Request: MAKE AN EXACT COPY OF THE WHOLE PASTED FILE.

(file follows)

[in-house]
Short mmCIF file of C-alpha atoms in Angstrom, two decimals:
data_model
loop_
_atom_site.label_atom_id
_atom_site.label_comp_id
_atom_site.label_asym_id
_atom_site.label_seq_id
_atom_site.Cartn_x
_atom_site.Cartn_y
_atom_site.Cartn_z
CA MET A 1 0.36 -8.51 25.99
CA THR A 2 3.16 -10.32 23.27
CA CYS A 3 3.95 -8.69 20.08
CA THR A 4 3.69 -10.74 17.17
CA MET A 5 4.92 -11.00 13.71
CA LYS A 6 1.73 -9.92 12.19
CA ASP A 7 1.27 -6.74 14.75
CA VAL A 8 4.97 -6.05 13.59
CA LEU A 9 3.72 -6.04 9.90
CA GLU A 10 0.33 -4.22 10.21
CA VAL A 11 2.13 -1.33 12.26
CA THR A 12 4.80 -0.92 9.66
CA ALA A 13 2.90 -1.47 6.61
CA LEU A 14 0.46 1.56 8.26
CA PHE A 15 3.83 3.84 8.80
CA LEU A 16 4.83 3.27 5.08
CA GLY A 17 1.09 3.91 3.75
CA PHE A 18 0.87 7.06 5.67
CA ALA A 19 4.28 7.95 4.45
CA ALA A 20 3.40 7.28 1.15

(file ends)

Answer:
[in-house]
Short mmCIF file of C-alpha atoms in Angstrom, two decimals:
data_model
loop_
_atom_site.label_atom_id
_atom_site.label_comp_id
_atom_site.label_asym_id
_atom_site.label_seq_id
_atom_site.Cartn_x
_atom_site.Cartn_y
_atom_site.Cartn_z
CA MET A 1 0.36 -8.51 25.99
CA THR A 2 3.16 -10.32 23.27
CA CYS A 3 3.95 -8.69 20.08
CA THR A 4 3.69 -10.74 17.17
CA MET A 5 4.92 -11.00 13.71
CA LYS A 6 1.73 -9.92 12.19
CA ASP A 7 1.27 -6.74 14.75
CA VAL A 8 4.97 -6.05 13.59
CA LEU A 9 3.72 -6.04 9.90
CA GLU A 10 0.33 -4.22 10.21
CA VAL A 11 2.13 -1.33 12.26
CA THR A 12 4.80 -0.92 9.66
CA ALA A 13 2.90 -1.47 6.61
CA LEU A 14 0.46 1.56 8.26
CA PHE A 15 3.83 3.84 8.80
CA LEU A 16 4.83 3.27 5.08
CA GLY A 17 1.09 3.91 3.75
CA PHE A 18 0.87 7.06 5.67
CA ALA A 19 4.28 7.95 4.45
CA ALA A 20 3.40 7.28 1.15